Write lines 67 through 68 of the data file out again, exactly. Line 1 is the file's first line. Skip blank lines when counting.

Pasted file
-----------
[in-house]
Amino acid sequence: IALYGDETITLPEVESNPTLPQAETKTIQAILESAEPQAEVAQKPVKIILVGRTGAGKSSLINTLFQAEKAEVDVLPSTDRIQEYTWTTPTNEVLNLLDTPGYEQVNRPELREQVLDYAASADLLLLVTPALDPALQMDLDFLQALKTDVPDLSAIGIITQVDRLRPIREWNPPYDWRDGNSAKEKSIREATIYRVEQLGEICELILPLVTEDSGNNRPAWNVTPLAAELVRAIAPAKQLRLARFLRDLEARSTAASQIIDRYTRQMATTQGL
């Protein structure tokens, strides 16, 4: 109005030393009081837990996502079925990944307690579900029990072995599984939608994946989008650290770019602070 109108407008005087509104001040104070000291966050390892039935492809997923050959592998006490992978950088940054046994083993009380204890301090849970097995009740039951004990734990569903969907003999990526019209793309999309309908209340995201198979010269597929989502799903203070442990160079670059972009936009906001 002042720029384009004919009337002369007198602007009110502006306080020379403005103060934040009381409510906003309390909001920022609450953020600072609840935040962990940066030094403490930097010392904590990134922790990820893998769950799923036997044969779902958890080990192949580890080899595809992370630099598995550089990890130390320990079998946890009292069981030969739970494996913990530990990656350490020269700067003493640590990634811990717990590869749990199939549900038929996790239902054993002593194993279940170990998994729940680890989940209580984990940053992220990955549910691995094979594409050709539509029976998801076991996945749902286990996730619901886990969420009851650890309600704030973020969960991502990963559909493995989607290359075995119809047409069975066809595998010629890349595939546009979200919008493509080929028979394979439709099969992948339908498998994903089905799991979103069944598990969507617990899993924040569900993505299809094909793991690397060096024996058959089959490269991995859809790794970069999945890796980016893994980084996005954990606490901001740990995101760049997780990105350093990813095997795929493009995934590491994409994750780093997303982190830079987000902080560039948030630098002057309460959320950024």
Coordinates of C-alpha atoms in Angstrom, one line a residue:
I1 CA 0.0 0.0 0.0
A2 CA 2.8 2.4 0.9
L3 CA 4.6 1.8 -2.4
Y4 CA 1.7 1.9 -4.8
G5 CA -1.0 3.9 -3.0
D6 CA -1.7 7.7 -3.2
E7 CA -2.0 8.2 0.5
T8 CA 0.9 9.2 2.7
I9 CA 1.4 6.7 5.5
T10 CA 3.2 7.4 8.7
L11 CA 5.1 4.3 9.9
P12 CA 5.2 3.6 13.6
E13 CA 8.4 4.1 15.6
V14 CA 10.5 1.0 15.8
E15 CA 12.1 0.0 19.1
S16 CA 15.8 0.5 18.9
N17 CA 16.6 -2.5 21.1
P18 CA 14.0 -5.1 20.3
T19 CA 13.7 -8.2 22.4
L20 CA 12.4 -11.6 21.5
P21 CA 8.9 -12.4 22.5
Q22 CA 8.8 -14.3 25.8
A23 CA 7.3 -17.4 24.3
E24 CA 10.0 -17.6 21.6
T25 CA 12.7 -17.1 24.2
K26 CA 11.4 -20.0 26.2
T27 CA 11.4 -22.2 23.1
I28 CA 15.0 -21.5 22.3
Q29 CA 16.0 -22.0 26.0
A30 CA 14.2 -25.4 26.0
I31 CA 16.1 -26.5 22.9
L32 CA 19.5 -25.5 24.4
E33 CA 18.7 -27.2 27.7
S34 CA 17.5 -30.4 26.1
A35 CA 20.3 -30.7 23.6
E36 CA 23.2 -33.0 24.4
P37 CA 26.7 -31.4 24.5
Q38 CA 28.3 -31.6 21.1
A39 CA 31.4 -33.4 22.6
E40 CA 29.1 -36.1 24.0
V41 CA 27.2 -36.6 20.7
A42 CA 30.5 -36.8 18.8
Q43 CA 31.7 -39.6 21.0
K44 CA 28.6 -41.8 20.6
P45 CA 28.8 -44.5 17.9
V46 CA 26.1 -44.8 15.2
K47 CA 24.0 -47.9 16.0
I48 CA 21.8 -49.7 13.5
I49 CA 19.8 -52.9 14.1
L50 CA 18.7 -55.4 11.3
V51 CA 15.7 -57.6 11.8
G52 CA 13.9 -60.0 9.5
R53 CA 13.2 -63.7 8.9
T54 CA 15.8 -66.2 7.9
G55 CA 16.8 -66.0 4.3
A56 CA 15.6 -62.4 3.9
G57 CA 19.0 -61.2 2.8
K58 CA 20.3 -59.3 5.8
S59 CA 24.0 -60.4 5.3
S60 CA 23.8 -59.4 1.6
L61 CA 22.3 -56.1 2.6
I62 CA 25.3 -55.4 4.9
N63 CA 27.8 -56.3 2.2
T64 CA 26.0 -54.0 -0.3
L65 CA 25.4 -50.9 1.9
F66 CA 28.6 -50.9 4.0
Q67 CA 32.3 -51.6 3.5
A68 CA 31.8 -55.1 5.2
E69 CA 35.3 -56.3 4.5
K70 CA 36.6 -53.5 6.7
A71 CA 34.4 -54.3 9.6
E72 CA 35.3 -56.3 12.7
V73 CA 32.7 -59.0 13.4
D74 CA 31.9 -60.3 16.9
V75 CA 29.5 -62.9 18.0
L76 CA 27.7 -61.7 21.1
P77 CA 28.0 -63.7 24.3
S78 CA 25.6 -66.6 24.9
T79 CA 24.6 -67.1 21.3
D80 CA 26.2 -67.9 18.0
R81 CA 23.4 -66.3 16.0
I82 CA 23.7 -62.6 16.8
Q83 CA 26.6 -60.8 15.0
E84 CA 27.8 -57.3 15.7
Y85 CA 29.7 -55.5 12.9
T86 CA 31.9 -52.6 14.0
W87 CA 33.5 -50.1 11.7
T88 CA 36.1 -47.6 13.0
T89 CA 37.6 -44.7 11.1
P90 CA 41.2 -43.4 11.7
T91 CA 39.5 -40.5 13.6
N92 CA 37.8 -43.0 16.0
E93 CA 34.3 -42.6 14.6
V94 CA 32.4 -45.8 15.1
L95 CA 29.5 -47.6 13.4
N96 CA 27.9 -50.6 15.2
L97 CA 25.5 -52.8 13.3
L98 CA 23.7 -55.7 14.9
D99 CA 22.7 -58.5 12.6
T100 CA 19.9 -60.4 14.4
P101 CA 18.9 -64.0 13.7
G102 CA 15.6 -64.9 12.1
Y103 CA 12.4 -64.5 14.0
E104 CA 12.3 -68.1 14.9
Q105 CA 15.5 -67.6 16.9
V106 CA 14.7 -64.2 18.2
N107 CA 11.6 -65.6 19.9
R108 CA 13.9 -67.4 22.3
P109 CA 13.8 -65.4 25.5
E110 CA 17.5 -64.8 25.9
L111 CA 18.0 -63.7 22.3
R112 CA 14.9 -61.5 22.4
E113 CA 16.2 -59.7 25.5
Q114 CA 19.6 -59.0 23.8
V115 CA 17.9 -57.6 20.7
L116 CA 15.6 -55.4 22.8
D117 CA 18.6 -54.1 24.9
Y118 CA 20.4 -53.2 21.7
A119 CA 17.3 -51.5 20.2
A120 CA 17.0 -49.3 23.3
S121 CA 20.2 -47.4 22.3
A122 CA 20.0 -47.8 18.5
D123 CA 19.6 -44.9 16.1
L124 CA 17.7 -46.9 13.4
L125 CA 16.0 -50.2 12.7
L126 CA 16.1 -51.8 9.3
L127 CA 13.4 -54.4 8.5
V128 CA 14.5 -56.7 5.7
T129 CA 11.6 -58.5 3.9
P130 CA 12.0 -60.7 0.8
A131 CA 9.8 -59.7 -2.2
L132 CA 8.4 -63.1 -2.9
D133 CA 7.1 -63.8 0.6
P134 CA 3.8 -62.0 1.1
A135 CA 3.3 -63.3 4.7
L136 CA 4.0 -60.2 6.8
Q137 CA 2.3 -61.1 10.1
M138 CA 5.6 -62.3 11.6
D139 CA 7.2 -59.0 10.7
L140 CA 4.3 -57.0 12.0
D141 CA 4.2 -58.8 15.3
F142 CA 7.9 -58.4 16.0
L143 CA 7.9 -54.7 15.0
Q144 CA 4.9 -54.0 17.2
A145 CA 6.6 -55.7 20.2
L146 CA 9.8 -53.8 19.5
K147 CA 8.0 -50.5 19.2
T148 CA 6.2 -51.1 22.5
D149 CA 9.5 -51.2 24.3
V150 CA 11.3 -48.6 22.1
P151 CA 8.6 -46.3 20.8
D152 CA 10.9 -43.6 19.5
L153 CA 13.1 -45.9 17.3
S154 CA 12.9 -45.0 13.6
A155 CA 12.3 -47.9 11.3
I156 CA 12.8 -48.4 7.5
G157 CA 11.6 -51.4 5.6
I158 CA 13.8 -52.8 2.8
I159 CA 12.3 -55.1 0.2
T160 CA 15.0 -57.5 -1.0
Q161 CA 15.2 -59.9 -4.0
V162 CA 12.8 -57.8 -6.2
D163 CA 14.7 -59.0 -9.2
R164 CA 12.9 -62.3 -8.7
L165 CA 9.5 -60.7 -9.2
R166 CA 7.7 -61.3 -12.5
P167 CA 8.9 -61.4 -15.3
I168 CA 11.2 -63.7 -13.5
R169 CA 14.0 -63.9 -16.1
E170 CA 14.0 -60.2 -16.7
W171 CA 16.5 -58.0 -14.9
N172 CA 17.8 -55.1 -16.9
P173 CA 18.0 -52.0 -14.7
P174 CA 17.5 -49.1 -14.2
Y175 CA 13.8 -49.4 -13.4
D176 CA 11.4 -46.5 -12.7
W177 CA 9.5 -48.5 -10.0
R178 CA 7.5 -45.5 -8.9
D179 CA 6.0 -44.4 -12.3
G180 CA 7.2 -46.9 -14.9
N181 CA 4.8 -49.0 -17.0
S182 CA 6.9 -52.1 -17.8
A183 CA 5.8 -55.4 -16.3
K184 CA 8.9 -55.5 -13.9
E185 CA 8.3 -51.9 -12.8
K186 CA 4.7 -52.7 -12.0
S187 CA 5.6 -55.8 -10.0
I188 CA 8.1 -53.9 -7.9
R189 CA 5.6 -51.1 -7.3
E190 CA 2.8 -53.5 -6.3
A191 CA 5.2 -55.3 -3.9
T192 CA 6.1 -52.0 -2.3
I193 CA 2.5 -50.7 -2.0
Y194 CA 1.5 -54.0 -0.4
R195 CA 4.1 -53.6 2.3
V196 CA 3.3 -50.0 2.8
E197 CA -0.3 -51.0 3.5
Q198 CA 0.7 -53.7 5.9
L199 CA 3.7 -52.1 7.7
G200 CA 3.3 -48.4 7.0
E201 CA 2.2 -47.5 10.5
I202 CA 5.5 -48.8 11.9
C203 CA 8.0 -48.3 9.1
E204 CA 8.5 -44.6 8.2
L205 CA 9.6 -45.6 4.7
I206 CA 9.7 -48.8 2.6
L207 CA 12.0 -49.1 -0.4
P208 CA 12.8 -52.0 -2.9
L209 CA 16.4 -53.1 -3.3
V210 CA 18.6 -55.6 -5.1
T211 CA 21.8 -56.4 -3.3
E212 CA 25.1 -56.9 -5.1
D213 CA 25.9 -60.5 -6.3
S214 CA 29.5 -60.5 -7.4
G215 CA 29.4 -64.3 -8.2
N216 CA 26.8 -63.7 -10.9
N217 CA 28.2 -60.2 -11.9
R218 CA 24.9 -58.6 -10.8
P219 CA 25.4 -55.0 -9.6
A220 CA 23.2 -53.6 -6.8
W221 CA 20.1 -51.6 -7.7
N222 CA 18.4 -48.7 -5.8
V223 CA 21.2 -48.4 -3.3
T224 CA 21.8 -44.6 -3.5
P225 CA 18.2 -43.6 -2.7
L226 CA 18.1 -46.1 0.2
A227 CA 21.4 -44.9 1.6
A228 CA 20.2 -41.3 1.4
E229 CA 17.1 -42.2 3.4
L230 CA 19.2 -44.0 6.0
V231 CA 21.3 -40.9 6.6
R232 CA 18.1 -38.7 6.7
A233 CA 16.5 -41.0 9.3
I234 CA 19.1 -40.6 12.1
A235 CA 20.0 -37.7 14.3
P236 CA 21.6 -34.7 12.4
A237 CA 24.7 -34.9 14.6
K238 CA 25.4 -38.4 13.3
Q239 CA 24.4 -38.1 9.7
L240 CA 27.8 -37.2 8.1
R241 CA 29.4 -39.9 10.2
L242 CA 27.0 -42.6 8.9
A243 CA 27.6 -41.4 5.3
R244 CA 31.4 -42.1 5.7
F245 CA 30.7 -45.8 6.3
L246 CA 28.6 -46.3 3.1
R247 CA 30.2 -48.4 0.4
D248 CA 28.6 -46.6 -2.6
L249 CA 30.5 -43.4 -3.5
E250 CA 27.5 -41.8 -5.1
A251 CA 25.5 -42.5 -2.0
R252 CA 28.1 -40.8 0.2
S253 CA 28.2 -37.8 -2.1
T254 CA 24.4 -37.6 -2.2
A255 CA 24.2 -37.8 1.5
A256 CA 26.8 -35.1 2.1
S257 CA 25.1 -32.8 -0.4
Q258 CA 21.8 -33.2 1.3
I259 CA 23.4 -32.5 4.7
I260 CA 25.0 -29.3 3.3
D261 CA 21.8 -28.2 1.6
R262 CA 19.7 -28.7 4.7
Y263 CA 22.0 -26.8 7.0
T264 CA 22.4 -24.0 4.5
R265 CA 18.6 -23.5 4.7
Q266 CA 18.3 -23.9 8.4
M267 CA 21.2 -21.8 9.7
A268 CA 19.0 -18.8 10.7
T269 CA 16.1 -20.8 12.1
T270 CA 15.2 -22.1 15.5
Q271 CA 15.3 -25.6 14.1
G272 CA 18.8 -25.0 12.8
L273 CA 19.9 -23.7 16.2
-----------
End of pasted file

N63 CA 27.8 -56.3 2.2
T64 CA 26.0 -54.0 -0.3